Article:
Biden, China's Xi Jinping to Meet Virtually as U.S. Seeks Communication Amid Taiwan Tension

As tensions continue to rise between the U.S. and China, President Joe Biden and Chinese leader Xi Jinping plan to meet virtually before the end of 2021, according to a senior official from the Biden administration, the Associated Press reported.

Intelligence on the arrangement comes after White House National Security Adviser Jake Sullivan held a six-hour meeting with Yang Jiechi, a senior Chinese foreign policy adviser, in Zurich, Switzerland.

During the meeting, Sullivan voiced concerns to Yang regarding China's recently increased assertiveness against Taiwan, the human rights abuses suffered by ethnic minorities in the country, and Beijing's attempts to quell pro-democracy sentiment in Hong Kong, according to a White House statement. Sullivan also emphasized the importance of preserving open lines of communication between the two countries.

After opting not to leave China during the COVID-19 pandemic, Xi is not expected to make more than a virtual appearance at the upcoming Group of 20 summit in Rome or the U.N. climate conference that will take place in Scotland. The senior Biden administration official, who spoke on condition of anonymity, said that further details for the meeting between the two leaders have yet to be confirmed.

For more reporting from the Associated Press, see below.

Biden to Meet With Xi Jinping
President Joe Biden is expected to meet with Chinese leader Xi Jinping before the end of the year as tensions between the two countries continue to rise. Above, Biden listens during a meeting with business leaders about the debt limit in the South Court Auditorium on the White House campus on October 6, 2021, in Washington. Evan Vucci/AP Photo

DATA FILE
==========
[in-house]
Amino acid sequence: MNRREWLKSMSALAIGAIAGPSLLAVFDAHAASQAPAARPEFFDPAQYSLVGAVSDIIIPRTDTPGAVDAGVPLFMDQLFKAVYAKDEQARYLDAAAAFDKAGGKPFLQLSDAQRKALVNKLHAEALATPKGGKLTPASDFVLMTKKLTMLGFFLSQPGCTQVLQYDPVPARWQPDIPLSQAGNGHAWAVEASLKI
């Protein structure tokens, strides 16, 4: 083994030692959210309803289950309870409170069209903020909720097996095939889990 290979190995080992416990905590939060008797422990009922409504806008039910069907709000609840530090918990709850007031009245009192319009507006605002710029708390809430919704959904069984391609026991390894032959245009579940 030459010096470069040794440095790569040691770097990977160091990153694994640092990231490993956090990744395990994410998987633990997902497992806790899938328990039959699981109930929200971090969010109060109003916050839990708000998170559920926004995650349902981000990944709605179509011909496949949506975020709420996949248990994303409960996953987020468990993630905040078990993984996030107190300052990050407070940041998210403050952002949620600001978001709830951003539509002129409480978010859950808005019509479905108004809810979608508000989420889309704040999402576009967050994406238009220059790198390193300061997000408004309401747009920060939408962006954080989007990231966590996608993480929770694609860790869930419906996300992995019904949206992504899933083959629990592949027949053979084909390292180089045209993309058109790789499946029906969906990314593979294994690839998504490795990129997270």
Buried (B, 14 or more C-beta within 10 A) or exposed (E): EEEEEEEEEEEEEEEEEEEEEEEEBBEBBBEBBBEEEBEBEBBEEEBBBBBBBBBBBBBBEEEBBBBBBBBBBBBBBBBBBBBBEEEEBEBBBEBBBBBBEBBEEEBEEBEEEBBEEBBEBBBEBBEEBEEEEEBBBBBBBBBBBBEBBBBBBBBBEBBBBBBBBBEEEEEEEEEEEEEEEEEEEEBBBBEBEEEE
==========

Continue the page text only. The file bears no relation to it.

The official said the idea for the presidential meeting was proposed after Biden, who spent a substantial amount of time with Xi when the two were vice presidents, mentioned during their call last month that he would like to be able to see Xi again.

Sullivan made clear during the meeting that while the United States would "continue to invest in our own national strength," it sought better engagement at a senior level "to ensure responsible competition," the statement said.

U.S. officials have expressed frustration that interactions with high-level Chinese counterparts, including Yang, in the early stages of Biden's presidency have been less than constructive. But the talks Wednesday were described as respectful, constructive and perhaps the most in-depth between the sides since Biden took office in January, according to the administration official.

The White House said the meeting was intended to serve as a follow-up to last month's call between Biden and Xi in which Biden stressed the need to set clear parameters in their competition.

Still, the U.S.-China relationship has been under strain, exacerbated recently by the Chinese military's flying dozens of sorties near the self-ruled island of Taiwan, which Beijing considers part of its territory.